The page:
Unlike other fields of social research,  social media research is not yet populated with established authors and leading writers, the constant state of flux of the field means it is unlikely to ever settle in quite the same way as ethnography say or survey research. The tools, platforms and approaches to studying them are constantly changing. In this context works which are published quickly to continue to feed the plentiful discussions about the methods, ethics and practicalities of social media research seem an important counterpoint to more scholarly articles and texts.

How did we do it?

Step 1 – Create a call for action: We used social media channels to publicise the call for authors, posting tweets with links to the network blog which gave authors a clear brief on what we were looking for. Within less than a fortnight we had over 40 authors signed up.

Step 2 -  Decide on the editorial control you want to have: We let authors know that we were not peer reviewing content, if someone was prepared to contribute we would accept that contribution unless it was off theme. In the end we used every submitted blog with one exception. This was an important principle for us, the network is member-led and we wanted this book to reflect the concerns of our members not those of an editor or peer-review panel. The core team at NatCen undertook light touch editing to formatting and spelling but otherwise the contributions are unadulterated. We also organised the contributions into themes to make it easier for readers to navigate.

Step 2 – Manage your contributions: We used Google Drive to host an author’s sign-up spreadsheet asking for contact information and also an indication of the blog title and content. We also invited people to act as informal peer reviewers. Some of our less experienced authors wanted feedback and this was provided by other authors. This saved time because we did not have to create a database ourselves and was invaluable when it came to contacting authors along the way.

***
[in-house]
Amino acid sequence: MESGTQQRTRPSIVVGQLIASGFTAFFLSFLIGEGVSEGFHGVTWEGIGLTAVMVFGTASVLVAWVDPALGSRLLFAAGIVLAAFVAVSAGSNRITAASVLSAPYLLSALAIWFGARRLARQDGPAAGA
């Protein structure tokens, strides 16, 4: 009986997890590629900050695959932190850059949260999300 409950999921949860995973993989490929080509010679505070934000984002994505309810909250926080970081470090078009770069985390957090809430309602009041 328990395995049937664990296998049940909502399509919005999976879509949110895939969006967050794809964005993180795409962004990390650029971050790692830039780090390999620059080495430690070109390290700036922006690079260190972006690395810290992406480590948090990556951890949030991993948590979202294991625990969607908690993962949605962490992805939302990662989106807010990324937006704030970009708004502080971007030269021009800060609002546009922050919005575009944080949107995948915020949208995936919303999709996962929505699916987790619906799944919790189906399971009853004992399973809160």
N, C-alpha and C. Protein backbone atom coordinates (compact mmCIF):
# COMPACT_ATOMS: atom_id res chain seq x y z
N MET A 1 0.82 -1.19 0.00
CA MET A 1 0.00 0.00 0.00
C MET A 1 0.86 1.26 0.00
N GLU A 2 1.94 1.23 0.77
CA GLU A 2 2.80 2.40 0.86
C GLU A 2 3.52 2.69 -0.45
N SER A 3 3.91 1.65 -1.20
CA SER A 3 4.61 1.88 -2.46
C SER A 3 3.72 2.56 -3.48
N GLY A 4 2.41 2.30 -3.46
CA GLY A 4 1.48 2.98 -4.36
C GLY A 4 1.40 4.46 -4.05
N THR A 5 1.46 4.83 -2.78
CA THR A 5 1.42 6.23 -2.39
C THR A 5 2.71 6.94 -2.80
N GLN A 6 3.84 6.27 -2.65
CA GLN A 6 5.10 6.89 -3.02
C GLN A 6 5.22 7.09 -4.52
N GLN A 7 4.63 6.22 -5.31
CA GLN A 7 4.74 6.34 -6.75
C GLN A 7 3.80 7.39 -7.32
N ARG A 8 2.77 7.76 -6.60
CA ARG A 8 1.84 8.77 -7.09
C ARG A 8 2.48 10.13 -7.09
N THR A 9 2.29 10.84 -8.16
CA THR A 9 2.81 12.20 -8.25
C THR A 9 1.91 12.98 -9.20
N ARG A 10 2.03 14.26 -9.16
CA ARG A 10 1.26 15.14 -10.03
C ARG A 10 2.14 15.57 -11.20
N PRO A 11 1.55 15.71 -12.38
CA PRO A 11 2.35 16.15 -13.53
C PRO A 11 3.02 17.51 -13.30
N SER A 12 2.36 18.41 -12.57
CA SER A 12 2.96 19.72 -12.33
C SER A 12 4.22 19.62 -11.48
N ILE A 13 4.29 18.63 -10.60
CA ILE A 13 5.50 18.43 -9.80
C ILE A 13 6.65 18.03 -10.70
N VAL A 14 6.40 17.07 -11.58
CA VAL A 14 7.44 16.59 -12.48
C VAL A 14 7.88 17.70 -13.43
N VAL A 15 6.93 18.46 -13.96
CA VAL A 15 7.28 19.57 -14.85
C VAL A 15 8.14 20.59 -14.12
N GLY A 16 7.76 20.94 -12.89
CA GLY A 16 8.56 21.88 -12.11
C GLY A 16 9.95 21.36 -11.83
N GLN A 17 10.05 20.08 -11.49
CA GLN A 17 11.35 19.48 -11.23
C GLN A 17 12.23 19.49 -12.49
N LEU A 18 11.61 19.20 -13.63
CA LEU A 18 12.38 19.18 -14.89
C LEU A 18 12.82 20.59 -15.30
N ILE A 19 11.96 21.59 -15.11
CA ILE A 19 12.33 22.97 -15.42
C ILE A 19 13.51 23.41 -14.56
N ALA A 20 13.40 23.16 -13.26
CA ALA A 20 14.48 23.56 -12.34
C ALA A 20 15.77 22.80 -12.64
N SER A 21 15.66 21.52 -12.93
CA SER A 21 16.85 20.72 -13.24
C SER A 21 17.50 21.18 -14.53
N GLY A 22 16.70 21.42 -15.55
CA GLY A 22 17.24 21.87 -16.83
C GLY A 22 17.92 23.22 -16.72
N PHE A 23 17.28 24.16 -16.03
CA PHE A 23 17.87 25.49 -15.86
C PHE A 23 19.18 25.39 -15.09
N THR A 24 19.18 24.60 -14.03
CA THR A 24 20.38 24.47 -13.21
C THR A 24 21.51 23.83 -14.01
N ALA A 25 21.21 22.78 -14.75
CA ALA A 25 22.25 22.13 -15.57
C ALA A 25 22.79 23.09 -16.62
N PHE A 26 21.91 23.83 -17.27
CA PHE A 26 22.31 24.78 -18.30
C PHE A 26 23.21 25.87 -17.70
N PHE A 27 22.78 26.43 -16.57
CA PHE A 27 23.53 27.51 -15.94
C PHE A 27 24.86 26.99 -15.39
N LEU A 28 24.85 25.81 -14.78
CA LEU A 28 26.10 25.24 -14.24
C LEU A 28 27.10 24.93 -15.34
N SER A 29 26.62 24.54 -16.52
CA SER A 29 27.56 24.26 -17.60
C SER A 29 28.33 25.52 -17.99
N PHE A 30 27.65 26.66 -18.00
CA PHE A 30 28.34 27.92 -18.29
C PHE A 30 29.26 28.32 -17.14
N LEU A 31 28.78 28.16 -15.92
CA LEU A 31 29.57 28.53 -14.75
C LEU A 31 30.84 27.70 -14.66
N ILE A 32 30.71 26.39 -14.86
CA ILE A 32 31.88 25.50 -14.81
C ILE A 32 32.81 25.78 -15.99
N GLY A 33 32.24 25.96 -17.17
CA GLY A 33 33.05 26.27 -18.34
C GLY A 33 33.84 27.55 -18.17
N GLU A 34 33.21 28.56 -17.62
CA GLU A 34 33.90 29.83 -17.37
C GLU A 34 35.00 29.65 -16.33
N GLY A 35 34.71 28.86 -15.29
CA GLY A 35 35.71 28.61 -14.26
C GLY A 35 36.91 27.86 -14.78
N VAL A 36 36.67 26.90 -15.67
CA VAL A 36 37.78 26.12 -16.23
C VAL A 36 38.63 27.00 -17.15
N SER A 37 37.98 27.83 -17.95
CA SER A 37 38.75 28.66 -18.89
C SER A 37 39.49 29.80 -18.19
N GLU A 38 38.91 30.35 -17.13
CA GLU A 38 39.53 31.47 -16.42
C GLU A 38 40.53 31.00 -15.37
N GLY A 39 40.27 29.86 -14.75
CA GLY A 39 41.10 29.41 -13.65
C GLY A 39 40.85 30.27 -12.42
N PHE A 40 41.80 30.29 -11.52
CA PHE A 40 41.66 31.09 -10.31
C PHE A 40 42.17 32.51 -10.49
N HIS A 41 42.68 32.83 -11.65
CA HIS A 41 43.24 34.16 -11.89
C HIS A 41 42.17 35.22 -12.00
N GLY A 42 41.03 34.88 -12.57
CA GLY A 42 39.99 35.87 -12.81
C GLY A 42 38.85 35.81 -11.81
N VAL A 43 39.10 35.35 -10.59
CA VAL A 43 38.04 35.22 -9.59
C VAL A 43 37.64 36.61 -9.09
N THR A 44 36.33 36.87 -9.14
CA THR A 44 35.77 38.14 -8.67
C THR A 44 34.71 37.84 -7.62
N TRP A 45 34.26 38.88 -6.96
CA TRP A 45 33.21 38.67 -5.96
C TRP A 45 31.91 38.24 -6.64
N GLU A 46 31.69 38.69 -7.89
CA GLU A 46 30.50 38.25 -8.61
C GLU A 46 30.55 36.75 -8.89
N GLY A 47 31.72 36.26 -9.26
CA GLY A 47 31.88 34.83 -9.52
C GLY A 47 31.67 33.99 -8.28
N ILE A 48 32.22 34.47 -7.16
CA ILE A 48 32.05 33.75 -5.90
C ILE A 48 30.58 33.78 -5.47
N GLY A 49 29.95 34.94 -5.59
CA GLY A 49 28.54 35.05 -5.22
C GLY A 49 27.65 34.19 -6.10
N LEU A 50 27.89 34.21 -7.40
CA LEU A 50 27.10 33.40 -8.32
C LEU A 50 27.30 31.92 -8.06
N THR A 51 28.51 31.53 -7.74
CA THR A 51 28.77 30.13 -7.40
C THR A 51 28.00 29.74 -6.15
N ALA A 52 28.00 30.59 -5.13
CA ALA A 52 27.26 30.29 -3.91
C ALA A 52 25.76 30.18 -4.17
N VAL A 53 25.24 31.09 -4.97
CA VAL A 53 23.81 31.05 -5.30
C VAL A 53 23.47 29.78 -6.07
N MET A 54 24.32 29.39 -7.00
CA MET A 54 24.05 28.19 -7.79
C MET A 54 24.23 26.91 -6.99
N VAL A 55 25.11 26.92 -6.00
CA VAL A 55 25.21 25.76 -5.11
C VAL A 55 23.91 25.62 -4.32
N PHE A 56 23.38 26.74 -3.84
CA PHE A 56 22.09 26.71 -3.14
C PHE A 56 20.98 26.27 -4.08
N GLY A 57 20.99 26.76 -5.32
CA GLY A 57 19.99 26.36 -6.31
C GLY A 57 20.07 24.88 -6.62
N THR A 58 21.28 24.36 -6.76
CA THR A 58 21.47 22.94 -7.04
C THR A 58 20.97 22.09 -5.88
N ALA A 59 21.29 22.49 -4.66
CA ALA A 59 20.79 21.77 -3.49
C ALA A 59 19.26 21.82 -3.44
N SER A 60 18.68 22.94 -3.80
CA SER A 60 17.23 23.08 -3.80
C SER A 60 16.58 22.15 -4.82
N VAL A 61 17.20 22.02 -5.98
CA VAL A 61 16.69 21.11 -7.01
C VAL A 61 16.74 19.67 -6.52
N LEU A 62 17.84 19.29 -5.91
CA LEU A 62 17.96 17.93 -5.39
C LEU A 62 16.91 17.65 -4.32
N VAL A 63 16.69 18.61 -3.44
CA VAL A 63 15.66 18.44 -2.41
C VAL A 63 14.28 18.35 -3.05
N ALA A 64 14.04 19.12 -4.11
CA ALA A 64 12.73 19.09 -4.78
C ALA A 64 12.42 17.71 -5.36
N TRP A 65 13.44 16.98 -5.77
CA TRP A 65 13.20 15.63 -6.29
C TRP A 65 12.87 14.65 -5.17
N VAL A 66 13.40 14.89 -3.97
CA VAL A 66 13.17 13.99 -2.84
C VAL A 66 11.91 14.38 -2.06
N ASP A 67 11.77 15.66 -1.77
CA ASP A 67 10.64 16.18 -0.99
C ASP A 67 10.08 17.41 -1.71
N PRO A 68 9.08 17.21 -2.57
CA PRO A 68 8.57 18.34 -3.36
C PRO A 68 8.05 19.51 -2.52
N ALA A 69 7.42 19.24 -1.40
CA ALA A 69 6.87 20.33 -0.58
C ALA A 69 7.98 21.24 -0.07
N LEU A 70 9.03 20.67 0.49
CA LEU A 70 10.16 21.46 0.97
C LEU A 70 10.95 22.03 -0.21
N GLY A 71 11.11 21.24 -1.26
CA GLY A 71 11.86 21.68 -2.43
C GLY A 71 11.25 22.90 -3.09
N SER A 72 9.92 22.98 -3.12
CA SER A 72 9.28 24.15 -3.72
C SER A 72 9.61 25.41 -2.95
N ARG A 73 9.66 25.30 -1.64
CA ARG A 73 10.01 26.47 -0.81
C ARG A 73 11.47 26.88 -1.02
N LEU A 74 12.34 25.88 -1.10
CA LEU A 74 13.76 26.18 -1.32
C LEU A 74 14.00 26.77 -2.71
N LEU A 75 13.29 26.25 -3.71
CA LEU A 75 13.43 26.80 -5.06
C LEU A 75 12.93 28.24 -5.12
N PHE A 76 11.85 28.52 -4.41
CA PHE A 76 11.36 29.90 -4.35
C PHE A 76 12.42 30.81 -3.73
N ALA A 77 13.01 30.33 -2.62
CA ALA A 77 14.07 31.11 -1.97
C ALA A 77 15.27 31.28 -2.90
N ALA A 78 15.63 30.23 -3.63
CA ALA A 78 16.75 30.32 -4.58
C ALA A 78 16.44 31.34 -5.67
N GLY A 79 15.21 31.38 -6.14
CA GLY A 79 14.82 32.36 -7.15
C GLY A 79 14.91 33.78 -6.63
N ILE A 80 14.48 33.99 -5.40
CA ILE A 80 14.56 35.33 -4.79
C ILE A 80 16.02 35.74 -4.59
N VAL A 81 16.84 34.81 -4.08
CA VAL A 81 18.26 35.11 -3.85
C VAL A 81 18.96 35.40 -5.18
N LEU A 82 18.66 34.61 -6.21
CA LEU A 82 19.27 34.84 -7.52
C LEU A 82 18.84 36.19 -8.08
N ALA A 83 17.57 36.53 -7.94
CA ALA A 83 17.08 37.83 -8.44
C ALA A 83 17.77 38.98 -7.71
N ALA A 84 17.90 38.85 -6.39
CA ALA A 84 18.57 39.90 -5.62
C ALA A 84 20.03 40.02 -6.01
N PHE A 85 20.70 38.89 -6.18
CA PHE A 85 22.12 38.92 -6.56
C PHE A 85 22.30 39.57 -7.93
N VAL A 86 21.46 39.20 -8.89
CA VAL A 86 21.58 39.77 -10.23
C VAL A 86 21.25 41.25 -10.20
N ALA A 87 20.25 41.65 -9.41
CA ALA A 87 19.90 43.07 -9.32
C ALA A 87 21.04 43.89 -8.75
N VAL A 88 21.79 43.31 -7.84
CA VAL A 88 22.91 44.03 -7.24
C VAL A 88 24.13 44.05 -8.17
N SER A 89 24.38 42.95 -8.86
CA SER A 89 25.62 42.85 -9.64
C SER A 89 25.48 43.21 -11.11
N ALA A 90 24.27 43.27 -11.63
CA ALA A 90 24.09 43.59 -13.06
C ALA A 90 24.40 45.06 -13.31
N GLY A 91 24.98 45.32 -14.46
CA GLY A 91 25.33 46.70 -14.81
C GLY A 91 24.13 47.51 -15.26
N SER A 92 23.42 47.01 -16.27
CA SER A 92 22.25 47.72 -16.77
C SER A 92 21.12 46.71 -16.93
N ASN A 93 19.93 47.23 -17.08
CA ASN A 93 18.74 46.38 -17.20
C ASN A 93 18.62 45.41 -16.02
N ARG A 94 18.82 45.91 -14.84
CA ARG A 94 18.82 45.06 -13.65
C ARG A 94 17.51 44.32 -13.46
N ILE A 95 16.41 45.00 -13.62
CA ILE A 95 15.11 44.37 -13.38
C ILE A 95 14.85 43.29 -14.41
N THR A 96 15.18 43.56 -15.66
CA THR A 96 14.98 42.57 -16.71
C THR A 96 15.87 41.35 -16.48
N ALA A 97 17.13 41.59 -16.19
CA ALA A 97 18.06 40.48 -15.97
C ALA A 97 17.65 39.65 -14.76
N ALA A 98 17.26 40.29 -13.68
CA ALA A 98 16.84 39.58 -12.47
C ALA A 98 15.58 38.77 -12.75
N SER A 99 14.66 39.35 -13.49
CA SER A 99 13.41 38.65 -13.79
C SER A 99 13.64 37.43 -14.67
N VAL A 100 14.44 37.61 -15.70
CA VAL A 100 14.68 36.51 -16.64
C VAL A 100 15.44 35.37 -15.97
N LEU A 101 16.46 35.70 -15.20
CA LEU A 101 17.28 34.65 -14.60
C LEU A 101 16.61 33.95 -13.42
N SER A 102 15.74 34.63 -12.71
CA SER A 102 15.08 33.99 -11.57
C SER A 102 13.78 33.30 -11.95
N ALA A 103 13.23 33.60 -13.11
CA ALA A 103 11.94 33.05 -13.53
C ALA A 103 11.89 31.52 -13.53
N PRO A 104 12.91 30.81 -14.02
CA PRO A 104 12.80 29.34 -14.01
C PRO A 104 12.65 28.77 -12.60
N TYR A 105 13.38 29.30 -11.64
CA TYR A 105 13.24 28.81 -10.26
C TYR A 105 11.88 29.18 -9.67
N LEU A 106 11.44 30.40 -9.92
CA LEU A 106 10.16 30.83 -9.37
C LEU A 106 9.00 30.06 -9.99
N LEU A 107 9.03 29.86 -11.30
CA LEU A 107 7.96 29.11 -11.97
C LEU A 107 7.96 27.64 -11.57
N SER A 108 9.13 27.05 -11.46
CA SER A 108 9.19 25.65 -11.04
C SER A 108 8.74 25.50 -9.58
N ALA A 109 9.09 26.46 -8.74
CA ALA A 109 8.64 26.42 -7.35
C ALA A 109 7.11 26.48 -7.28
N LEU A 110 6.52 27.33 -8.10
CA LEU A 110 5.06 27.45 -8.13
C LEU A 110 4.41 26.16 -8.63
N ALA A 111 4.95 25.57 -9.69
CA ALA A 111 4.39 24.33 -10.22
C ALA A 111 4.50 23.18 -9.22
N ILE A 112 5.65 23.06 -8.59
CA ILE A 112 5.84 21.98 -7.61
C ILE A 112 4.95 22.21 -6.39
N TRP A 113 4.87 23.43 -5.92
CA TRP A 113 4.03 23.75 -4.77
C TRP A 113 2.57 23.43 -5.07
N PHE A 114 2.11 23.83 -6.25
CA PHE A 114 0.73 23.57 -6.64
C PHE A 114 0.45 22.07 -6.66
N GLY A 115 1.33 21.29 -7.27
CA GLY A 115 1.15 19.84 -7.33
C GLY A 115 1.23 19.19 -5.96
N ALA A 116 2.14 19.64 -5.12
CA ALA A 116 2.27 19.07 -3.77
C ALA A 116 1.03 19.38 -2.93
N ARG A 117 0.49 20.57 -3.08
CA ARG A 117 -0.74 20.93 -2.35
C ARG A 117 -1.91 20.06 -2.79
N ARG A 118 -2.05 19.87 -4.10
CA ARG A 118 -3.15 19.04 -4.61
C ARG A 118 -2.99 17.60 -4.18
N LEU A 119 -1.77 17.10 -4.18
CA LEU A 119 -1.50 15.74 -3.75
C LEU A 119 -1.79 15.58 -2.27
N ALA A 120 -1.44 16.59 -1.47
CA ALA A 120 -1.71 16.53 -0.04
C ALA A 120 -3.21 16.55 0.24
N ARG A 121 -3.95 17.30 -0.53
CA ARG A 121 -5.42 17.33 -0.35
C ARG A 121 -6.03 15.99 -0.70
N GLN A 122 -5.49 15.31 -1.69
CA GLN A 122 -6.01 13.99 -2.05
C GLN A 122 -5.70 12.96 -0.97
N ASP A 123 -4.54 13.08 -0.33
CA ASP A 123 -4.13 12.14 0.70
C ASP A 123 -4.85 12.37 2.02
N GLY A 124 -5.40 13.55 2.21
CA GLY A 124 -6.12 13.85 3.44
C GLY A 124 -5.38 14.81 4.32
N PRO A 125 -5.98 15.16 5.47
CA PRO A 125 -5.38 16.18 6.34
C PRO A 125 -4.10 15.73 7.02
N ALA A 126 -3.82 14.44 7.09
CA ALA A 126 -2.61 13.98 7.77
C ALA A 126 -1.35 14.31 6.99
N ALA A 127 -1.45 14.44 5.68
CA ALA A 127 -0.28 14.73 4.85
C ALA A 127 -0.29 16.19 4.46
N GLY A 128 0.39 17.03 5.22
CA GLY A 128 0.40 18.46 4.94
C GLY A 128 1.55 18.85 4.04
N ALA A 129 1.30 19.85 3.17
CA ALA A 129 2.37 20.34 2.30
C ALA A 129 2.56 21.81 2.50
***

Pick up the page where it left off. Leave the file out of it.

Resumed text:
Step 3 – Keep a buzz going and keep in touch with authors: We found it important to keep the book of blogs uppermost in contributors minds, we did this through a combination of social media (using the #bookofblogs) and regular blogs and email updates to authors.

Step 4 – Set milestones: we set not just an end date for contributions but several milestones along the way tgo achieve 40% and 60% of contributions, this helped keep the momentum going.

Step 5 – Choose your publishing platform: there are a number of self-publishing platforms. We chose to use Press Books which has a very smooth and simple user interface similar to many blogging tools like Wordpress. We did this because we wanted authors to upload their own contributions, saving administrative time. By and large this worked fine although inevitably we ended up uploading some for authors and dealing with formatting issues!